To Washington, the man of affairs, we owe our national banks, for had he followed the advice of other leaders, great but less enlightened on matters of finance, the plans of Alexander Hamilton would not have been realized. As a result of the war the country was deeply in debt, and had no credit; but the solution of our financial difficulties suggested by the first Secretary of the Treasury was opposed by those from rural communities. They argued that the large commercial cities would dominate to the detriment of other parts of the country. Both Jefferson, Secretary of State, and Randolph, Attorney General, in writing opposed the incorporation by Congress of a national bank. They were joined by Madison and Monroe. All argued against the constitutionality of this proposition. Hamilton answered their arguments fully in his famous opinion. But, had the President not been a man of affairs, had he not been for many years a large holder of stock in the Bank of England, coming from the estate of Daniel Parke Custis, he might have yielded to the opposition. Because he knew something about bank accounts and bank credits the bill was signed and the foundation of our financial system laid.
Washington was also a stockholder in the Bank of Alexandria and in the Bank of Columbia at Georgetown. In his last will and testament he directed that such moneys as should be derived from the sale of his estate during the lifetime of Mrs. Washington should be invested for her in good bank stocks.
After his retirement from the Presidency in March, 1797, Washington spent more than two and a half happy years at Mount Vernon. In his last summer he made a will, one of the most remarkable documents of its kind of which we have record. Again he showed his versatility, in disposing of his many properties under a variety of bequests and conditions without legal advice. It has been called an autobiographic will– it shows in its manifold provisions his charitable thoughtfulness for his dependents and his solicitude for the future welfare of his country.
As President he was always an exponent of sound and honest public finance. He advocated the payment of our debts in full to holders of record, and the assumption by the Nation of the debts incurred by the various States to carry on the Revolution. His support of financial integrity, because it was morally right, strengthened the Union.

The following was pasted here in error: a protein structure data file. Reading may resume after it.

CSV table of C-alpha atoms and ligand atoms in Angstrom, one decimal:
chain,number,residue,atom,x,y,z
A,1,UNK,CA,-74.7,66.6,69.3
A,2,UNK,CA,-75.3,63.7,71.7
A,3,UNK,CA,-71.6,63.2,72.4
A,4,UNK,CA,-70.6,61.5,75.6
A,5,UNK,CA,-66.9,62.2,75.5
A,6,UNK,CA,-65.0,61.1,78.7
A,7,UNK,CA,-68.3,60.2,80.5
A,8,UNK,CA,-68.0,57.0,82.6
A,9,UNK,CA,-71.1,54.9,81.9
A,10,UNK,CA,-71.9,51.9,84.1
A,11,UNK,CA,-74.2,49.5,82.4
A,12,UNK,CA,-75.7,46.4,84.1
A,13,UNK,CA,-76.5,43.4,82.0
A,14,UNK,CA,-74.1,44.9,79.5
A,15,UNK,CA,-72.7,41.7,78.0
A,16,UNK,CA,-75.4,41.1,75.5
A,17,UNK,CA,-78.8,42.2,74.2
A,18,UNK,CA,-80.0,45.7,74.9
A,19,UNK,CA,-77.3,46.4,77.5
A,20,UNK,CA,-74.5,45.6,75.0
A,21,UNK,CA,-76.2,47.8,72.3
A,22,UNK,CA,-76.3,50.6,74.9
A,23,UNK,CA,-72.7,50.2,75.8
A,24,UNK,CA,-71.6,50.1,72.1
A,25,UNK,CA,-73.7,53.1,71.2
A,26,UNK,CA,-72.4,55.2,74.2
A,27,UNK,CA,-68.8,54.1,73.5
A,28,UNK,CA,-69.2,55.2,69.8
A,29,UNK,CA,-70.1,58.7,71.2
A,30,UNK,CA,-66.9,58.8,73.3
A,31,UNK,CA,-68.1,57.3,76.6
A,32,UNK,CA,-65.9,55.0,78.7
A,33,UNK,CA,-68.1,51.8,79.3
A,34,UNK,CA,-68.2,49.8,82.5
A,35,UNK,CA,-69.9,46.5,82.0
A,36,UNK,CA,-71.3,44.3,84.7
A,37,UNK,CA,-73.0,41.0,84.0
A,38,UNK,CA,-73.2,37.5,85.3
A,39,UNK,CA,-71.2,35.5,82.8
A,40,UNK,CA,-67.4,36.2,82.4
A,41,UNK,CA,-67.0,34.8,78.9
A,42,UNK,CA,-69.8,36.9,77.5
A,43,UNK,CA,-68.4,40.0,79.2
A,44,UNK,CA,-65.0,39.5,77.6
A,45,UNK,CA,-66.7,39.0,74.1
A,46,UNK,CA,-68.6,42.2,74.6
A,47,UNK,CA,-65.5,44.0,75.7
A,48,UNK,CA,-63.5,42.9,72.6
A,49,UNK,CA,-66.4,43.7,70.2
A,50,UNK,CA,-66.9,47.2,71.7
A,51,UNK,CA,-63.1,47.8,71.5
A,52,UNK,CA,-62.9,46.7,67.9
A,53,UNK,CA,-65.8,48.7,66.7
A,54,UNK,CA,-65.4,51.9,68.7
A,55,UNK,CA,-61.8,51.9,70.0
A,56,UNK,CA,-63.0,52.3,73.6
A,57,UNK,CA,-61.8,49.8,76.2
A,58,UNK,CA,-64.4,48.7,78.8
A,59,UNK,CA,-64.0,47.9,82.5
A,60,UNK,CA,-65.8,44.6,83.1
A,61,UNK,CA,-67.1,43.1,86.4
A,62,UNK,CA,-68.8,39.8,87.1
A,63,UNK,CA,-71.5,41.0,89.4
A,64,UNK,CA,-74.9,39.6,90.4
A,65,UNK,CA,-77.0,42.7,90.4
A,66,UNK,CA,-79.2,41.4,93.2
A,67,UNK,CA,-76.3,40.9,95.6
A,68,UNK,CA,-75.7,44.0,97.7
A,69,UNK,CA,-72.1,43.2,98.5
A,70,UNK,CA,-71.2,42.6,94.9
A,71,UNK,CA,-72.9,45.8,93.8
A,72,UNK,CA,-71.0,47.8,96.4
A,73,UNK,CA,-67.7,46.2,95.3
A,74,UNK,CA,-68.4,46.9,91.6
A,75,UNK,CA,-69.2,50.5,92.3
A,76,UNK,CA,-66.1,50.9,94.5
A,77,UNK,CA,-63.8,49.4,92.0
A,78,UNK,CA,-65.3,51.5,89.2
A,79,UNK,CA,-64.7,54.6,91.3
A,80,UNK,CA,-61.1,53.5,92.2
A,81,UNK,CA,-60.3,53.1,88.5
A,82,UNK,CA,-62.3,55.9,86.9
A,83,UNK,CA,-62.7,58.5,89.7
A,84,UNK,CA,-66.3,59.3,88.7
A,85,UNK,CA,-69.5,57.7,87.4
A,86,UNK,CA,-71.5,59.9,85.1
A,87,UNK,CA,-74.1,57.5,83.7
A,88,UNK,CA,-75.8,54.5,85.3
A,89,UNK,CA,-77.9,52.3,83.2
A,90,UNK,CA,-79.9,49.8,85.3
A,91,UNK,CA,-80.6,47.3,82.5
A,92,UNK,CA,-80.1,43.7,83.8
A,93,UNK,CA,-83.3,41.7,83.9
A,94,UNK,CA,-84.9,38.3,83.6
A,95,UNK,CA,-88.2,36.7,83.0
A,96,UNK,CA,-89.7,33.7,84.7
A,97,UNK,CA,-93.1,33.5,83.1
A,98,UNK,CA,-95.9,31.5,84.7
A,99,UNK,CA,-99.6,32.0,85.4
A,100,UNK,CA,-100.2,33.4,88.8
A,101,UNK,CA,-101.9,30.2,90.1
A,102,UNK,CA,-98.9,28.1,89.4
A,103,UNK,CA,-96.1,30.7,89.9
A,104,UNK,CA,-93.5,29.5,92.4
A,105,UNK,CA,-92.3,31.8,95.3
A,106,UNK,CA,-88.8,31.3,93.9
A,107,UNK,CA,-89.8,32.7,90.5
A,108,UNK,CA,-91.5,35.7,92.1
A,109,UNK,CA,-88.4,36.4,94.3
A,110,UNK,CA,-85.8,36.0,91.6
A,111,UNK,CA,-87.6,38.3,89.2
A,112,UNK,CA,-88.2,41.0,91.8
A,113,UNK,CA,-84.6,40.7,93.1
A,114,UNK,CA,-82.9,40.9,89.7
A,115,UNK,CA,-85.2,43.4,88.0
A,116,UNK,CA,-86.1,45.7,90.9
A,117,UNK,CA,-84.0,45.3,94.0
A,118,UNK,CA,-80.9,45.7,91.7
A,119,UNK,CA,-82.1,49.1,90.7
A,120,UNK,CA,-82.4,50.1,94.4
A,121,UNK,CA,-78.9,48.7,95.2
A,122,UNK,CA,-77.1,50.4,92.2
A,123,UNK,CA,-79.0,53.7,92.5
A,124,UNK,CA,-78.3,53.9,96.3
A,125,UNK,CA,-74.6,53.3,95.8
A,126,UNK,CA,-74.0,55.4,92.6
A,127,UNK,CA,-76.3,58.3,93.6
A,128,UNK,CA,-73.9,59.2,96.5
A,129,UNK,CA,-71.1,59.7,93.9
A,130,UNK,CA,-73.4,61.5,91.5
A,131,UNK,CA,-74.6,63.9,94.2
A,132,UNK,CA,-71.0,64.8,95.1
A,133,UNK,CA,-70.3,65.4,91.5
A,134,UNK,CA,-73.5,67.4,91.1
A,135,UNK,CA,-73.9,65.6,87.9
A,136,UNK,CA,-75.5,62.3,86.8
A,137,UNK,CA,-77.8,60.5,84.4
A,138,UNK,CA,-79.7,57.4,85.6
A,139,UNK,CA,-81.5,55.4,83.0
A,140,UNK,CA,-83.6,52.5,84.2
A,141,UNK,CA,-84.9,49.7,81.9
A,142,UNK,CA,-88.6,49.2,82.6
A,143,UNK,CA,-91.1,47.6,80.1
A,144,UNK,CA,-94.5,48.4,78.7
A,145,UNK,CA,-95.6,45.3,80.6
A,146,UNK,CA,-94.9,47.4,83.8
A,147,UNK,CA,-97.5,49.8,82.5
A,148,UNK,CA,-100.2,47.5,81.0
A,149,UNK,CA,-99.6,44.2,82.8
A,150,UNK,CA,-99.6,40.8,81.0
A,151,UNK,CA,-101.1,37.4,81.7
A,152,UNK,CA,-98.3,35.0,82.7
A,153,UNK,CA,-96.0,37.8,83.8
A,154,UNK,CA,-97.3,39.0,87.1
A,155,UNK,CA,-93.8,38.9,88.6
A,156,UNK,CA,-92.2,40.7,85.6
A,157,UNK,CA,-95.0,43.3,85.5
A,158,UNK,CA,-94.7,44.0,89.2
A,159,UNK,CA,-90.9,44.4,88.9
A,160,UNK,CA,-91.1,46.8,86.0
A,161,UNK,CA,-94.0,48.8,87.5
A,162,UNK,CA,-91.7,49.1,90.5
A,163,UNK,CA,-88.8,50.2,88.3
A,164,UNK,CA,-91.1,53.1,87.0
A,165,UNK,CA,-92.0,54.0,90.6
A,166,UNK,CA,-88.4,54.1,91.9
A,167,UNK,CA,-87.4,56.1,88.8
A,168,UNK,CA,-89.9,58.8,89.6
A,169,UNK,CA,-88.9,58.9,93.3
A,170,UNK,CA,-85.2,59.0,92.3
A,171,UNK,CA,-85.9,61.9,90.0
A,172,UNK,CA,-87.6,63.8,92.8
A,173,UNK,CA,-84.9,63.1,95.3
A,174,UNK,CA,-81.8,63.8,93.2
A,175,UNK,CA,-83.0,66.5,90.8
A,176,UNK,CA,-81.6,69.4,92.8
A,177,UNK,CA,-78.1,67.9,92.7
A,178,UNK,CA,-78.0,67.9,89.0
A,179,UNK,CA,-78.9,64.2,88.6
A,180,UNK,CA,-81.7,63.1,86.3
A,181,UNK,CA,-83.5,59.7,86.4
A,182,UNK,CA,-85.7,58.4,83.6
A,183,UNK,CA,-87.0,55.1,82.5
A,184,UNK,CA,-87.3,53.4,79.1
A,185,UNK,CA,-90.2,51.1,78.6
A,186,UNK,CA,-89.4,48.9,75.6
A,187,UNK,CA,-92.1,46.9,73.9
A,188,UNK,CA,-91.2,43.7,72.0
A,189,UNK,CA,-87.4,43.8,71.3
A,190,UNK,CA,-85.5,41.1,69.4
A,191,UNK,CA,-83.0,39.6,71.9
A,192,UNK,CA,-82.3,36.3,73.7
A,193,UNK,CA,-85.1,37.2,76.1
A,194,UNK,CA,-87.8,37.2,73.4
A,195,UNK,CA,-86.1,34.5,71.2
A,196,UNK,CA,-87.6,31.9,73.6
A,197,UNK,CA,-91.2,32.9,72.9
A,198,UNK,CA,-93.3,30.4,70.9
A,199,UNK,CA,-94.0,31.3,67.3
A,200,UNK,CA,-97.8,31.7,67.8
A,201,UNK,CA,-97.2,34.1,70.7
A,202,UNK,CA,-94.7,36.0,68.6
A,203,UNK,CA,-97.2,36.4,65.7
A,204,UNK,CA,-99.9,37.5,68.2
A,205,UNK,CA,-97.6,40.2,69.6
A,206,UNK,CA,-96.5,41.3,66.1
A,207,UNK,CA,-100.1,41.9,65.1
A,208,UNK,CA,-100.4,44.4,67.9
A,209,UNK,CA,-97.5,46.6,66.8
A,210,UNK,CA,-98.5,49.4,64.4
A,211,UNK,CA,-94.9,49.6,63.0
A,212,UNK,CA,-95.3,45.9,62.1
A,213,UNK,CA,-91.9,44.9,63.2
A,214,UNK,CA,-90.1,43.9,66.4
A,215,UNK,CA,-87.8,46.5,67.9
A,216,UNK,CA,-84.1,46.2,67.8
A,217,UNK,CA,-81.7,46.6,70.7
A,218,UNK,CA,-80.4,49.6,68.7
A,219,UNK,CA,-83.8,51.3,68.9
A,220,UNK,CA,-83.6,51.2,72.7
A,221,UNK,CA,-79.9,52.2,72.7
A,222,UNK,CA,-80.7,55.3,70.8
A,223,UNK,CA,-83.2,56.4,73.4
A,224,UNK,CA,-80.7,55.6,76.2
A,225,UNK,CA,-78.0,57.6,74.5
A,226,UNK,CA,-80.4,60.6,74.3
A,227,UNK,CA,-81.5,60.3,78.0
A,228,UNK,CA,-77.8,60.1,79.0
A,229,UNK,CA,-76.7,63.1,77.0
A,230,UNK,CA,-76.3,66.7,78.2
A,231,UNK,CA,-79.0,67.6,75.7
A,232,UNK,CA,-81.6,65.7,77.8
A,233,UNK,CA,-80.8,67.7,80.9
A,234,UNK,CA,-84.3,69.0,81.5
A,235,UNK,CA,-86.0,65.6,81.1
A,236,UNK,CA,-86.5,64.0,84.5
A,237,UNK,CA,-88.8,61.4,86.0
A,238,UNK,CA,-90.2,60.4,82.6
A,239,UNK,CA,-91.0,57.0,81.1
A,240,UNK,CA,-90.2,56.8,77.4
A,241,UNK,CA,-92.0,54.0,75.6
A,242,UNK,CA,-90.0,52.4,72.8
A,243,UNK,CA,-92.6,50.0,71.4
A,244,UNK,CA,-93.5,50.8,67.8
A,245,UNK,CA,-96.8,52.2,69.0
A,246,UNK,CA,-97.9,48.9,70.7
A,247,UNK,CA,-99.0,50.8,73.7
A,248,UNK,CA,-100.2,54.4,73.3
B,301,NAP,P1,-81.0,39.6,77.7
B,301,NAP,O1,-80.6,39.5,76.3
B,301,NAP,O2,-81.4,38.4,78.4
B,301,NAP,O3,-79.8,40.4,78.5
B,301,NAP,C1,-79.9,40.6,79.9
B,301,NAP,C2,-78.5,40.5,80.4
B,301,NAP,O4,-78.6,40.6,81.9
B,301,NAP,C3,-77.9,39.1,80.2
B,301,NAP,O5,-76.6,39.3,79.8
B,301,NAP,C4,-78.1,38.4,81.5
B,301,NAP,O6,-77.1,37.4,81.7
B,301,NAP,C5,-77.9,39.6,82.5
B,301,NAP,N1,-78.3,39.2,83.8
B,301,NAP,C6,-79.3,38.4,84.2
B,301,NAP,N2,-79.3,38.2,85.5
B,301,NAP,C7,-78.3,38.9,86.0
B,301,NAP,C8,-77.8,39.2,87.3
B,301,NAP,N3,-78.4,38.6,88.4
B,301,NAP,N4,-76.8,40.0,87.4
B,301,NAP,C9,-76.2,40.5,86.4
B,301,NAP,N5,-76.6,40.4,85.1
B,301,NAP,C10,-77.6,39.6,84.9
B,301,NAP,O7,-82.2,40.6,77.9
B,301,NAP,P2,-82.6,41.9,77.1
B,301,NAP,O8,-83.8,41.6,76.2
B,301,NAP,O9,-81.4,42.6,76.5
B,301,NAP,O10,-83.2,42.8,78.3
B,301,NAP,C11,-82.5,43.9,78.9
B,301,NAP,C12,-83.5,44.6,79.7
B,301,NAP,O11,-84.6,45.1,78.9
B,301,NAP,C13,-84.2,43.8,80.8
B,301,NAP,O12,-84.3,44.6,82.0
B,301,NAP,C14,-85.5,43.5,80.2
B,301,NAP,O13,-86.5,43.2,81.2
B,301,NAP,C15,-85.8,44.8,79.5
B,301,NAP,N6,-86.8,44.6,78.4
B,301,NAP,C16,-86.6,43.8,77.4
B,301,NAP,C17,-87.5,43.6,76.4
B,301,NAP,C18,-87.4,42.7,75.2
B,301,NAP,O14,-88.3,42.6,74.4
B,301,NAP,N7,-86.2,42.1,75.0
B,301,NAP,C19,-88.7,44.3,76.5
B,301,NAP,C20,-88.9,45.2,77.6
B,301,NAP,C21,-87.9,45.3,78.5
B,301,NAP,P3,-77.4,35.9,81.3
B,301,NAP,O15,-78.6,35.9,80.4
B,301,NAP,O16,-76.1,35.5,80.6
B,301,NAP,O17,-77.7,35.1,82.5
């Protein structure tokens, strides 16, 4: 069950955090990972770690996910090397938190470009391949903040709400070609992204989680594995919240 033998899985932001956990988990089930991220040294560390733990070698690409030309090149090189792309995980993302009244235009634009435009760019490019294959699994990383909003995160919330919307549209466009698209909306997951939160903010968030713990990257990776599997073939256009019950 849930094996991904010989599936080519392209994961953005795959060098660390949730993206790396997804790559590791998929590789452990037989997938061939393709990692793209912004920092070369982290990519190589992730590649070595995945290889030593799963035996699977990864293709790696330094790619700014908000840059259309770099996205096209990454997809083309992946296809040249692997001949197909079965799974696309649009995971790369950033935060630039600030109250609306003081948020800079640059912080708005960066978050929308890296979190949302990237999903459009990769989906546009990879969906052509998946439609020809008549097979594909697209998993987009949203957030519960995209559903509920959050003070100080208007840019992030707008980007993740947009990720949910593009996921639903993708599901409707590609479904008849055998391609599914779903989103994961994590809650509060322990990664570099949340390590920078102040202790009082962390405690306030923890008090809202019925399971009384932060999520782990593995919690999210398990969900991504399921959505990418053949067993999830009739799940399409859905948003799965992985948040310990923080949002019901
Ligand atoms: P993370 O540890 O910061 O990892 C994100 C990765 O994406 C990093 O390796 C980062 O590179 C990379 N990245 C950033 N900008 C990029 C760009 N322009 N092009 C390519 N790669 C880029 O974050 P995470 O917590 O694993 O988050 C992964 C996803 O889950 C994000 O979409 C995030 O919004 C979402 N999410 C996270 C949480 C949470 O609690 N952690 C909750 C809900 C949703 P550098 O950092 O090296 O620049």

The practical business ability and interest in broad and general affairs made him one of the first to realize that the future of the American Empire lay in the regions beyond the Alleghenies in the territory of the Ohio and the Mississippi. Because of this belief, he is said to have been the moving spirit in the first plans for the organization of our public lands. His association with the West may have started in the period 1749-1751, when he assisted his brother, Lawrence, in his various business enterprises, among them the Ohio Company, which had a grant of 500,000 acres of land on the east side of the Ohio River. The French having driven out the early British settlers who had started a fort where Pittsburgh now stands, Washington, at the age of 21, volunteered to head an expedition for its recovery. The comprehensive report of this young man was considered of enough importance to be sent from London to all the European capitals, by way of justifying Great Britain in making war upon France. In 1763 he organized the Mississippi Company to take the place of the Ohio Company, which was one of the casualties of the war. He applied for a grant of 1,000,000 acres of land, though he did not receive it. But he made his own investments so that in the schedule of his property attached to his will we find western lands appraised at over $400,000–along the Ohio, the Great Kanawha, in western Pennsylvania, in Kentucky, and in the Northwest Territory.